LINCOLN AT GETTYSBURG: THE WORDS THAT REMADE AMERICA.
Simon & Schuster.
317 pages. $23. Stacks of empty coffins greeted President Abraham Lincoln as he stepped from his train at Gettysburg, Pa., in the dusk, on Nov. 18, 1863. The next day, he was to make a few brief "remarks" to help commemorate the still-unfinished cemetery, where Union soldiers who had perished earlier in those three ghastly days in July were to be reburied.
The featured speaker was the celebrated Edward Everett, whose two- and three-hour Olympian addresses had sanctified Concord, Lexington and Bunker Hill. Nor did the aging orator disappoint the multitude at Gettysburg. His recital of the battle, his patriotic recounting of the great conflict, his indictment of the South, his praise of the fallen thrilled his audience, including the president. Then Lincoln arose, spoke for three minutes (reading slowly from two small sheets of paper), and sat down.
In the twinkling of an eye, Garry Wills writes, Lincoln in prose both poetic and abstract identified the Civil War and the Founding Fathers with the radical idea of equality and linked American democracy, once and for all, with that idea. Lincoln, Mr. Wills argues, knew exactly what he was doing -- and got it all said in only 272 words. (No, he did not jot down his remarks the night before; he had taken thought about what he would say.)
He knew full well that the revered Constitution -- Lincoln revered it -- did not endorse equality and sanctioned slavery. Yet Lincoln boldly announced that "our fathers brought forth upon this continent a new nation, conceived in Liberty, and dedicated to the proposition that all men are created equal."
In essence, Lincoln played a trick, a trick of genius as it's turned out, on his audience -- then and since. In abstractly invoking the "fathers" and their supposed devotion to equality, Lincoln drew attention away from the legalistic compromises of the Constitution to its "spirit." Mr. Wills writes: "By implicitly doing this, he performed one of the most daring acts of open-air sleight-of-hand ever witnessed by the unsuspecting. Everyone in that vast throng of thousands was having his or her intellectual pocket picked."
The father Lincoln had in mind -- but did not mention at Gettysburg, any more than slavery, the South, the North, or even the specific battlefield -- was his own spiritual and intellectual mentor, Thomas Jefferson. The central idea evoked in what immediately became known as "the Gettysburg Address" (Everett's verbosity was forgotten) came from the Declaration of Independence, penned by Jefferson. A lawyer himself, Lincoln knew that the Declaration had no legal standing. But it had great moral stature -- with Lincoln, and the people. In three minutes, he married the Declaration and the Constitution.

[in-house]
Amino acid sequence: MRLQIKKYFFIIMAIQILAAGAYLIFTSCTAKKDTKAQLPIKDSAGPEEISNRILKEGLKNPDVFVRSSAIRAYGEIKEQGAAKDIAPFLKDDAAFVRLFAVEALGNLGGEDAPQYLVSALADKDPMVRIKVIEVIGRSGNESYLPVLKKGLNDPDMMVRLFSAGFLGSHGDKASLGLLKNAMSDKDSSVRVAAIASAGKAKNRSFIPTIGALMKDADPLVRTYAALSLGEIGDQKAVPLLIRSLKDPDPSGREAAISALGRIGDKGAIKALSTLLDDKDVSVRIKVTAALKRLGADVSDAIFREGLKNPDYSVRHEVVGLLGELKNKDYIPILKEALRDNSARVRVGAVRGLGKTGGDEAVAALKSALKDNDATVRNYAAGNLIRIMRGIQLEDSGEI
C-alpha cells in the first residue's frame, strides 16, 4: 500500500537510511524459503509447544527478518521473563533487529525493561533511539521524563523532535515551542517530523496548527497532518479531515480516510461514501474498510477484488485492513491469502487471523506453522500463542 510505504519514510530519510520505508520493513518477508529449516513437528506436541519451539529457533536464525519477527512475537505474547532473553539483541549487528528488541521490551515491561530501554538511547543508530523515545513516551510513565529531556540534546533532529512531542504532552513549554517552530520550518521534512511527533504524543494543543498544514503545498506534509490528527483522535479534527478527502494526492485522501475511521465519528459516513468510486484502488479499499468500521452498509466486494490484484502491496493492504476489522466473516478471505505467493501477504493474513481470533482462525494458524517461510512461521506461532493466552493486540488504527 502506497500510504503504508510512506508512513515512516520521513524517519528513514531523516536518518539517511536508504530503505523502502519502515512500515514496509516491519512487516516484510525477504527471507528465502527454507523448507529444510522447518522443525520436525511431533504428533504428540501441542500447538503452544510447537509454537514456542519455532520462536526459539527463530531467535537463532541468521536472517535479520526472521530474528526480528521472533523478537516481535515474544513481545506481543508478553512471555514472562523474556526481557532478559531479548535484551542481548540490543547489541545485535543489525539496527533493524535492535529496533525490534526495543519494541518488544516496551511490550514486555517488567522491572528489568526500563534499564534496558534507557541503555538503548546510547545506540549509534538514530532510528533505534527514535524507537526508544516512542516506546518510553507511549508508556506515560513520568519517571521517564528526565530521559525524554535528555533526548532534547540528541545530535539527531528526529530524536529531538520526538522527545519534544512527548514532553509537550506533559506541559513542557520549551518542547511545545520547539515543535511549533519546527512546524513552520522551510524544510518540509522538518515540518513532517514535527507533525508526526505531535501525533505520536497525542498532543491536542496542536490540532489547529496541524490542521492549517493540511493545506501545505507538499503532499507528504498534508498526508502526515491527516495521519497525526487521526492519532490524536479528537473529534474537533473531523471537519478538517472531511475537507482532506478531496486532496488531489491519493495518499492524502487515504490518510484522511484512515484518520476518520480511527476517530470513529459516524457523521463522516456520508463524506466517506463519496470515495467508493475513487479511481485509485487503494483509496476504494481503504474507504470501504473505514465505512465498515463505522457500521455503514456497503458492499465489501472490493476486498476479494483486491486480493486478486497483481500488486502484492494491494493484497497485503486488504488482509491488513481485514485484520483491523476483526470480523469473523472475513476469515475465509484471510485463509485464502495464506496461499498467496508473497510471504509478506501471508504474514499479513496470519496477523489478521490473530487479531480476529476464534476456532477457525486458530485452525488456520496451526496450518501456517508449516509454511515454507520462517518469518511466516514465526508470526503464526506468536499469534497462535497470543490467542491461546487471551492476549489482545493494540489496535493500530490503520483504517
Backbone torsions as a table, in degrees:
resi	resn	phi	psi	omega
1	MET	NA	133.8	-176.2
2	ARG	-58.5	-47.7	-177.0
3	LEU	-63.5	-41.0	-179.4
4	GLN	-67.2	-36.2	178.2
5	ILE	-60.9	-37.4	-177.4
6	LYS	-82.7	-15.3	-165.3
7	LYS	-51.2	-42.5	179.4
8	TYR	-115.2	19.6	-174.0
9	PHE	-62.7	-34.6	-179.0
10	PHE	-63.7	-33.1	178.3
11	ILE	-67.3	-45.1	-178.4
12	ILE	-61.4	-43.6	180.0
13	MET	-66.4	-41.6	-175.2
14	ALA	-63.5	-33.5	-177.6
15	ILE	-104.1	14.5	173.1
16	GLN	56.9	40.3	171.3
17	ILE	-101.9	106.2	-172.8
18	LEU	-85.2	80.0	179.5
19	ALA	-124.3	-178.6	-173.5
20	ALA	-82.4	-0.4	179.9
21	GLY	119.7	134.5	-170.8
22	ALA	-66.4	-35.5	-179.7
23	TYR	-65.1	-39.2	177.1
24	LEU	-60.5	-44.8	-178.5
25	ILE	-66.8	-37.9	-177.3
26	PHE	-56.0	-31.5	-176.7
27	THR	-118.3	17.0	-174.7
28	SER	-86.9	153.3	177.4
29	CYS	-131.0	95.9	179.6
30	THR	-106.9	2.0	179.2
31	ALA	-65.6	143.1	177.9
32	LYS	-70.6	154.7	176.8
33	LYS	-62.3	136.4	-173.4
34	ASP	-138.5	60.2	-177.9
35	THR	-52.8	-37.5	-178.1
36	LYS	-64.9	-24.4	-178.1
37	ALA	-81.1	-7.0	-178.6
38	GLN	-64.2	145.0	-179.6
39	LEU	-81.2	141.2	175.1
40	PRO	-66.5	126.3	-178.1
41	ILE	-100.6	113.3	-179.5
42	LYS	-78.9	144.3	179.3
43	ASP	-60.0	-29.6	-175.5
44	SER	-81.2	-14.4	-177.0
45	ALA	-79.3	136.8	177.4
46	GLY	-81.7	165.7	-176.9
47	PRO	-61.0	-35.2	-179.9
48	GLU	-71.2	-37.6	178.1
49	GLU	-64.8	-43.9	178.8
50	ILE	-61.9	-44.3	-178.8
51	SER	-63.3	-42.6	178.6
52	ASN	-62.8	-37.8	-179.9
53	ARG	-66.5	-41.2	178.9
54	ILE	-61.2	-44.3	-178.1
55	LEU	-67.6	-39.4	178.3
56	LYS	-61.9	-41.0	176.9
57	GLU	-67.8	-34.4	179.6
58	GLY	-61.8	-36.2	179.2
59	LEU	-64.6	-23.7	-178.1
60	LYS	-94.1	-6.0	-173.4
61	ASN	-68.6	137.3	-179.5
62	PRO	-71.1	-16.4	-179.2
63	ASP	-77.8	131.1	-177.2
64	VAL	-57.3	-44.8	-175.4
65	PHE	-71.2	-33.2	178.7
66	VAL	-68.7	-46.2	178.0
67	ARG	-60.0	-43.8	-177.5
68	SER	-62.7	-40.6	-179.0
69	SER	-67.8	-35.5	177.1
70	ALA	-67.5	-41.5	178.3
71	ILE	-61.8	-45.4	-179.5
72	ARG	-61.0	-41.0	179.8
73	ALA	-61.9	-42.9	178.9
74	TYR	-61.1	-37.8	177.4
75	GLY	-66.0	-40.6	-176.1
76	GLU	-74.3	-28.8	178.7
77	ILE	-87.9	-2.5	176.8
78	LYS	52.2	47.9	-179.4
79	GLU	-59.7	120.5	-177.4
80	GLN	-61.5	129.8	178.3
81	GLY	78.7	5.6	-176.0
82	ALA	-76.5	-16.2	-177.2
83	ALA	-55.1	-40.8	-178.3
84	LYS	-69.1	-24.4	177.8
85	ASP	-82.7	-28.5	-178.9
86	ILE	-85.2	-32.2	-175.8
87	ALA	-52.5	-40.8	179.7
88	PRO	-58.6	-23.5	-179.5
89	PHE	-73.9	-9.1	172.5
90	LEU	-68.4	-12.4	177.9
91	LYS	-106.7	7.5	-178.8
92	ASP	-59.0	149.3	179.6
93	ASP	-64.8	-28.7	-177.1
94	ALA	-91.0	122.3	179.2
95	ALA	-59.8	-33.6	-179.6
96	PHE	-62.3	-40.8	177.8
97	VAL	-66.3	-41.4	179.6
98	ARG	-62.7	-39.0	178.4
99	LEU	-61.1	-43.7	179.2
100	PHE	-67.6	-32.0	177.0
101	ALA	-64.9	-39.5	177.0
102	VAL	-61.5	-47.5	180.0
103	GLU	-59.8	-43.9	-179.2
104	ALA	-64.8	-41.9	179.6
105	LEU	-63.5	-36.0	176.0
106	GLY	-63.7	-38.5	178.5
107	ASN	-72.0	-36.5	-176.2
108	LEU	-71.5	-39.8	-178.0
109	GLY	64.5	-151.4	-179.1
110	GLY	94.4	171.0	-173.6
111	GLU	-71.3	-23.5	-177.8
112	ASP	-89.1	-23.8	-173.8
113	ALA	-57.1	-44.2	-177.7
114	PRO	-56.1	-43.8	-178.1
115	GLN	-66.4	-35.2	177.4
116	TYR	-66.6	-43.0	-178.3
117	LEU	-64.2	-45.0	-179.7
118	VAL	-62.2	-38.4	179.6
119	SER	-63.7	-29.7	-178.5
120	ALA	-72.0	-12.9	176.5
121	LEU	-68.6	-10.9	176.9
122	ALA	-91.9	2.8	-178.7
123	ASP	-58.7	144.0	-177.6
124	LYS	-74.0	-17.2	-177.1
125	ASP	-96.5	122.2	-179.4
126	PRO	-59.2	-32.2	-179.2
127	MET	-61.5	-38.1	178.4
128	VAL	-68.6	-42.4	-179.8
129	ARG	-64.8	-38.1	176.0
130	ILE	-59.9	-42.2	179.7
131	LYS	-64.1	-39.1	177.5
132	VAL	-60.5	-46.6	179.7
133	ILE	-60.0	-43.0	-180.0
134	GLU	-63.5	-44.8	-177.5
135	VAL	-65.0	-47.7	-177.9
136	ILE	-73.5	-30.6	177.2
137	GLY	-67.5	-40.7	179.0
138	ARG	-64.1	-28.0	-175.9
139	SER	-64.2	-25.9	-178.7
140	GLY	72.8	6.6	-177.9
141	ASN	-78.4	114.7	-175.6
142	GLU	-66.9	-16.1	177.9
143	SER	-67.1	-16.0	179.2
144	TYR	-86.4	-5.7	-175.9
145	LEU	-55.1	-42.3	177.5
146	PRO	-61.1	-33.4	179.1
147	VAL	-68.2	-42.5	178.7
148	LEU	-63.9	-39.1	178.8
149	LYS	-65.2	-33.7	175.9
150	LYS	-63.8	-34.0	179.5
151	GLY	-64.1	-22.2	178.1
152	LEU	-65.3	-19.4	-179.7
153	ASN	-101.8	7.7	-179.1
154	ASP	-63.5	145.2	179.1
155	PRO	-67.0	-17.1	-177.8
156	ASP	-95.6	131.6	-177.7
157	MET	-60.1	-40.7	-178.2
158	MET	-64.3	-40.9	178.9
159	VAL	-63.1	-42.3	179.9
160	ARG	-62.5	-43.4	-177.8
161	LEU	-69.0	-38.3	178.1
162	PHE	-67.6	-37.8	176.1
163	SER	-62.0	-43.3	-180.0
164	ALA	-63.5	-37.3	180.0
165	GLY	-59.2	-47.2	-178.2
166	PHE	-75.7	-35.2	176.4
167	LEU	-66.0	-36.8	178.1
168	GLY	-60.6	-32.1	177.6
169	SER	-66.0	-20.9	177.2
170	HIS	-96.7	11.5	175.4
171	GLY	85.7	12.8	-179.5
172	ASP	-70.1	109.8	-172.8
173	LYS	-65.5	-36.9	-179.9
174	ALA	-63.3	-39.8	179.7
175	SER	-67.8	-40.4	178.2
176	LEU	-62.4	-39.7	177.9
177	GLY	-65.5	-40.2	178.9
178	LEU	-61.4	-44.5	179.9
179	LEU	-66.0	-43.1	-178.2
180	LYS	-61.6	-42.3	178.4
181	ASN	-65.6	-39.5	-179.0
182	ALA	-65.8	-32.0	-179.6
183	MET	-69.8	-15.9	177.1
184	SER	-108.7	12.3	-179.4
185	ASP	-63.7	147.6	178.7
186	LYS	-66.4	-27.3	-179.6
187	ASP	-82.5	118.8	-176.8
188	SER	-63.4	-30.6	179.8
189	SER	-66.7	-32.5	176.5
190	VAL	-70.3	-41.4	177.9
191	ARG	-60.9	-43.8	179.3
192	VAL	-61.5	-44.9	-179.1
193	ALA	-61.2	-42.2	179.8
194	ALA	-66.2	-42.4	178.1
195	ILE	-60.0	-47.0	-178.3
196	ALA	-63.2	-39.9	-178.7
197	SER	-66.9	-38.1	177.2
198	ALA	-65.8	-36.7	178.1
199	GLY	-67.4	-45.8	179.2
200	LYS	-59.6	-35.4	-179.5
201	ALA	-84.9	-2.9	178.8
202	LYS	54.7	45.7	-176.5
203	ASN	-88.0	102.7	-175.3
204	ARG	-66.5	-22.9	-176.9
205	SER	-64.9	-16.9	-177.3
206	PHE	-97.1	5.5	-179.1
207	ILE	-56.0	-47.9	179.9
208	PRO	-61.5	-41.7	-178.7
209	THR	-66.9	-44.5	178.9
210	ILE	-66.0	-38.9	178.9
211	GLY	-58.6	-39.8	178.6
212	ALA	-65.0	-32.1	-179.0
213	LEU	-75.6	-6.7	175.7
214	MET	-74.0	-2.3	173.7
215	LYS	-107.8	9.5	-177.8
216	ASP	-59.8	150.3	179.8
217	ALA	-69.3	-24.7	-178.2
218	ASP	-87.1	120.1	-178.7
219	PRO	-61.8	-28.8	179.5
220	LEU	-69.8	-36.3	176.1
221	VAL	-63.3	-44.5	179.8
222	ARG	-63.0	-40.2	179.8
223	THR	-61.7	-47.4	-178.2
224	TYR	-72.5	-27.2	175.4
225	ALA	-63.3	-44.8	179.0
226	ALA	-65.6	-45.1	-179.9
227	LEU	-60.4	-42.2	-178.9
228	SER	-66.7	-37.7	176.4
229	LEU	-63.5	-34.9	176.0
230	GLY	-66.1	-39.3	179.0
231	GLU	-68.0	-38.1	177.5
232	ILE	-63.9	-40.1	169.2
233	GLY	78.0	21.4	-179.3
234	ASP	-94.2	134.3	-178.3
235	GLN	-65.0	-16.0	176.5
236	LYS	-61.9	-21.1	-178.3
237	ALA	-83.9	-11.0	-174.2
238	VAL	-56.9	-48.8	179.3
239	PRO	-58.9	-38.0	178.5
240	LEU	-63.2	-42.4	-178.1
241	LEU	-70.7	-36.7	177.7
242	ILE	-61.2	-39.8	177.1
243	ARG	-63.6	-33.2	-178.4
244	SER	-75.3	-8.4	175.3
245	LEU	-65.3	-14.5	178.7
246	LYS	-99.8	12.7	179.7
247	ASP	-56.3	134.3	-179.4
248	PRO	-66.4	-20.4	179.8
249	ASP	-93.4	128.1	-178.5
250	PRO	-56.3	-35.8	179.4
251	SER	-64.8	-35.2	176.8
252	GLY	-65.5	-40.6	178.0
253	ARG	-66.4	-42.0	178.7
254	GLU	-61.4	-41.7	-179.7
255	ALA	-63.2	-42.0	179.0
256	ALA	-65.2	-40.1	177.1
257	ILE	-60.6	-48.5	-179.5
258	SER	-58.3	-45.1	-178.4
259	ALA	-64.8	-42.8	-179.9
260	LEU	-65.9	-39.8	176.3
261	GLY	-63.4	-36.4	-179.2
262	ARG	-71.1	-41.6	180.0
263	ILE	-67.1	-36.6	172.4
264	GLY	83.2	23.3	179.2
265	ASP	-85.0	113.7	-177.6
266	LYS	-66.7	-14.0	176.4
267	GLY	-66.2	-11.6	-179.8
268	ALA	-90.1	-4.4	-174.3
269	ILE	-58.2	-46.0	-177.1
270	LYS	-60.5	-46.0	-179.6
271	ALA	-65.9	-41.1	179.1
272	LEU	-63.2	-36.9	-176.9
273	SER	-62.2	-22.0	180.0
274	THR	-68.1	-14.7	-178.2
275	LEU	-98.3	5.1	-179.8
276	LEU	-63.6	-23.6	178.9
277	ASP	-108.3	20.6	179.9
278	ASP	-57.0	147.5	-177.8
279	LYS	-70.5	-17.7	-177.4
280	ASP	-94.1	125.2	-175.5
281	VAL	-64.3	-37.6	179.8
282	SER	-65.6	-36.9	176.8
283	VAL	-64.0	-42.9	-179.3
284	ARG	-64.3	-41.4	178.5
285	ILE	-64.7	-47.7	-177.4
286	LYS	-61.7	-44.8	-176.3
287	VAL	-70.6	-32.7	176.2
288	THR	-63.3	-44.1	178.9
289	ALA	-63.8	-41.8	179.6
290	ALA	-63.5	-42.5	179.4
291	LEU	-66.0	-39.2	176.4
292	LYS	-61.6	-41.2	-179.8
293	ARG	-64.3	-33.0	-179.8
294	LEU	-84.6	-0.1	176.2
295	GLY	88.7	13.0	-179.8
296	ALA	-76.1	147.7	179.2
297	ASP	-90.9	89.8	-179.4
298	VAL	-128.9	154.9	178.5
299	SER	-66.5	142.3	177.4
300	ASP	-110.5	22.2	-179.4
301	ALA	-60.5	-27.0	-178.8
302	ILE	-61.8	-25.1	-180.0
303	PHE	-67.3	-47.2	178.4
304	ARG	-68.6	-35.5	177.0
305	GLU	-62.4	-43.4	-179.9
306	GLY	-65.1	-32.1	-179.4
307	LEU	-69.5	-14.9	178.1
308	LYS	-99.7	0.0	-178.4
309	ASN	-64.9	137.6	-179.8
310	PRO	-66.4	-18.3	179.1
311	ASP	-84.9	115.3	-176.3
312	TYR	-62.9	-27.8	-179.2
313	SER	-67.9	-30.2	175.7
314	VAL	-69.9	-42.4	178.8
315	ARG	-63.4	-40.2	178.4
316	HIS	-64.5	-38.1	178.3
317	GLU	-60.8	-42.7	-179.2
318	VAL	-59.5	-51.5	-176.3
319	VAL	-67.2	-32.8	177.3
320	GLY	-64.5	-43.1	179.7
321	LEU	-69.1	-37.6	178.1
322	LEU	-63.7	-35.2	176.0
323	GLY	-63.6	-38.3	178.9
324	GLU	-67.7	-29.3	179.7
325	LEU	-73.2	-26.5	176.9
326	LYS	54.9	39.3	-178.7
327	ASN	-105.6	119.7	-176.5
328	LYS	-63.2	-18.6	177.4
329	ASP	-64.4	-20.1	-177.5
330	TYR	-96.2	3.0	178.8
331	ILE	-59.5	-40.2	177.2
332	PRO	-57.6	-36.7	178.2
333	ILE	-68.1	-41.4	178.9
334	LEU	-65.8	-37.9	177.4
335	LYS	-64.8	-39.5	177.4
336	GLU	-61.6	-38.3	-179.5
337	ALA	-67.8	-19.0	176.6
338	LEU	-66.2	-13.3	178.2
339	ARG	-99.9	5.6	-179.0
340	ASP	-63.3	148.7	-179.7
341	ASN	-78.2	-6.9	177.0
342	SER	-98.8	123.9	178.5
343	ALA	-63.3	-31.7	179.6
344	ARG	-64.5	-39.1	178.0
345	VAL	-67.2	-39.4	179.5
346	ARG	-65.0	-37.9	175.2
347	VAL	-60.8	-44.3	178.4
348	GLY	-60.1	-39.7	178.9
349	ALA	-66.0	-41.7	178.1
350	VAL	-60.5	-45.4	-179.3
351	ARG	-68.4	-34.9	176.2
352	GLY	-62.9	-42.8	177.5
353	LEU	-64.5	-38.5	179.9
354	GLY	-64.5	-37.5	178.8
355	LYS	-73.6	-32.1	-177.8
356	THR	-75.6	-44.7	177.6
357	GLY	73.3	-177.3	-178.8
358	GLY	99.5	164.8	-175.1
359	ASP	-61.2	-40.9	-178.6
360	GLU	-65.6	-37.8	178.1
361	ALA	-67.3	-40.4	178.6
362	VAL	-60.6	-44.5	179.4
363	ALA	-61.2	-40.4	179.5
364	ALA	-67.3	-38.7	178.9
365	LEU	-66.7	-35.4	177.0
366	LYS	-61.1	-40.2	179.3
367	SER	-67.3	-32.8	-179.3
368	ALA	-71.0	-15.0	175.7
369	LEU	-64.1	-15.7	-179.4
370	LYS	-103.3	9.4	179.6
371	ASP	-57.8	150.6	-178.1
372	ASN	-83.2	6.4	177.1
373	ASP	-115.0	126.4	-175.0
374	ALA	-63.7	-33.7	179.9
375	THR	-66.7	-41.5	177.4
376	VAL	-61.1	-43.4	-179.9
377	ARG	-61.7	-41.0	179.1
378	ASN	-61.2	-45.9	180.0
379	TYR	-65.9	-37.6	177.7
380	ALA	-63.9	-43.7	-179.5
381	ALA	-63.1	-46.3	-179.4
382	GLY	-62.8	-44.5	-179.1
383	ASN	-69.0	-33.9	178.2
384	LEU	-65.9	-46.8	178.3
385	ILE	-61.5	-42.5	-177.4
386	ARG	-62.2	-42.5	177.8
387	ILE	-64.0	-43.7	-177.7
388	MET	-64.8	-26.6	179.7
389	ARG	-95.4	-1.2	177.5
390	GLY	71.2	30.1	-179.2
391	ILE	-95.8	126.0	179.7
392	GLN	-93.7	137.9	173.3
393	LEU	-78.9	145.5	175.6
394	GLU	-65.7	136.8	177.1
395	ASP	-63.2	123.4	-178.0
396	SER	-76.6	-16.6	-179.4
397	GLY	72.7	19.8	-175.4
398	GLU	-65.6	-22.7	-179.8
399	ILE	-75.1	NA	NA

One might think that Mr. Wills -- who counts among his many stylish books "Confessions of a Conservative" and who in "Nixon Agonistes" pilloried the former president as a "liberal" -- would be upset with Lincoln. He remarks in passing that some conservatives have attacked Lincoln, but says their attacks are "suicidal" -- so great has been Lincoln's triumph, so completely have his words "remade America."
In fact, Mr. Wills admires Lincoln rhapsodically -- and for some of the same reasons he praised Jefferson in "Inventing America." Each man seized the moment and made history. Each had a fine mind and a refined sensibility. Each was a keen student of language and history; each honored ideals and had the felicity of expression to make those ideals live.
The warm tone of "Lincoln at Gettysburg" suggests that Mr. Wills enjoyed writing this taut, very moving book. He places Lincoln in the context of his time, when Americans regarded death and beautiful cemeteries like Cambridge's Mount Auburn with reverence.
Mr. Wills also deftly shows how deeply Lincoln had absorbed the Transcendentalism of his time -- hence his almost mystical regard not just for the Union, but for the idea of America -- and how his seemingly simple words at Gettysburg invoked images of birth, life, devotion and memory. Yet Lincoln also was fascinated with the mechanical engines of change of his day -- the railroad and the telegraph. Those "nervous rhythms of a quickening time" subtly shaped Lincoln's rhetoric, and never more so than at Gettysburg: "We can not dedicate, we can not consecrate, we can not hallow this ground."
The Lincoln who emerges from Mr. Wills' stunning and beautiful book is a much larger man than some more recent biographers and critics have given us. He ably defends Lincoln against the charges -- of a few years back -- of racism, cunning opportunism, moral obtuseness and political ruthlessness.
Bits and pieces of all of these were part of Lincoln. Even so, he was a man of magnitude.
Dr. Clayton is the Harry A. Logan Sr. Professor of American History at Allegheny College in Meadville, Pa.